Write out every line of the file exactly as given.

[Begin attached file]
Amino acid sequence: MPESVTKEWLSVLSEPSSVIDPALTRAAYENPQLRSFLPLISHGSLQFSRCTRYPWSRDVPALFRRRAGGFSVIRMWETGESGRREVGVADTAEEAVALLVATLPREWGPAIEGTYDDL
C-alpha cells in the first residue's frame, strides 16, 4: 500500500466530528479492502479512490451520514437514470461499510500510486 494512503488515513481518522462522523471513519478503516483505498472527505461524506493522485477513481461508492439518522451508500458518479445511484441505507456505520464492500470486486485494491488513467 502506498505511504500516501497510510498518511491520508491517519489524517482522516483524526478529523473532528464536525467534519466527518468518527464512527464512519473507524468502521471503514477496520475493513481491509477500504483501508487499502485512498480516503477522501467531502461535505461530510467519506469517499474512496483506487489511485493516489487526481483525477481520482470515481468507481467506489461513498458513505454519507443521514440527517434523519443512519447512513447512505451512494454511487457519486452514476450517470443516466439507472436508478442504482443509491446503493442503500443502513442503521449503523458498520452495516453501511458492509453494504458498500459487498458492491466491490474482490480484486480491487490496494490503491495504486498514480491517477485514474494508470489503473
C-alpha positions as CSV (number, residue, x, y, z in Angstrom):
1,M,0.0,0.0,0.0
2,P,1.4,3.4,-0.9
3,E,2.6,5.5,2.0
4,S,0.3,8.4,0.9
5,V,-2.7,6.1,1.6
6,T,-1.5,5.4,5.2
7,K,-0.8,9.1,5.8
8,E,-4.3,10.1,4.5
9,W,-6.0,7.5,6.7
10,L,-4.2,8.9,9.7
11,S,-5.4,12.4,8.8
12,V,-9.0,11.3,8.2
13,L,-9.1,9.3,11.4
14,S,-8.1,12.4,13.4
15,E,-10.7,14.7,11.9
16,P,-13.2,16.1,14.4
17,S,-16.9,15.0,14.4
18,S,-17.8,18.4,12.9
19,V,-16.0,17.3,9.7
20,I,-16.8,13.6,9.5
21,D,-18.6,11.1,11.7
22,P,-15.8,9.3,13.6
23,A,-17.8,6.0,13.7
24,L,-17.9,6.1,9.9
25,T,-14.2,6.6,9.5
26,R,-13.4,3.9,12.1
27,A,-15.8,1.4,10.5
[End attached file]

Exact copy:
Amino acid sequence: MPESVTKEWLSVLSEPSSVIDPALTRAAYENPQLRSFLPLISHGSLQFSRCTRYPWSRDVPALFRRRAGGFSVIRMWETGESGRREVGVADTAEEAVALLVATLPREWGPAIEGTYDDL
C-alpha cells in the first residue's frame, strides 16, 4: 500500500466530528479492502479512490451520514437514470461499510500510486 494512503488515513481518522462522523471513519478503516483505498472527505461524506493522485477513481461508492439518522451508500458518479445511484441505507456505520464492500470486486485494491488513467 502506498505511504500516501497510510498518511491520508491517519489524517482522516483524526478529523473532528464536525467534519466527518468518527464512527464512519473507524468502521471503514477496520475493513481491509477500504483501508487499502485512498480516503477522501467531502461535505461530510467519506469517499474512496483506487489511485493516489487526481483525477481520482470515481468507481467506489461513498458513505454519507443521514440527517434523519443512519447512513447512505451512494454511487457519486452514476450517470443516466439507472436508478442504482443509491446503493442503500443502513442503521449503523458498520452495516453501511458492509453494504458498500459487498458492491466491490474482490480484486480491487490496494490503491495504486498514480491517477485514474494508470489503473
C-alpha positions as CSV (number, residue, x, y, z in Angstrom):
1,M,0.0,0.0,0.0
2,P,1.4,3.4,-0.9
3,E,2.6,5.5,2.0
4,S,0.3,8.4,0.9
5,V,-2.7,6.1,1.6
6,T,-1.5,5.4,5.2
7,K,-0.8,9.1,5.8
8,E,-4.3,10.1,4.5
9,W,-6.0,7.5,6.7
10,L,-4.2,8.9,9.7
11,S,-5.4,12.4,8.8
12,V,-9.0,11.3,8.2
13,L,-9.1,9.3,11.4
14,S,-8.1,12.4,13.4
15,E,-10.7,14.7,11.9
16,P,-13.2,16.1,14.4
17,S,-16.9,15.0,14.4
18,S,-17.8,18.4,12.9
19,V,-16.0,17.3,9.7
20,I,-16.8,13.6,9.5
21,D,-18.6,11.1,11.7
22,P,-15.8,9.3,13.6
23,A,-17.8,6.0,13.7
24,L,-17.9,6.1,9.9
25,T,-14.2,6.6,9.5
26,R,-13.4,3.9,12.1
27,A,-15.8,1.4,10.5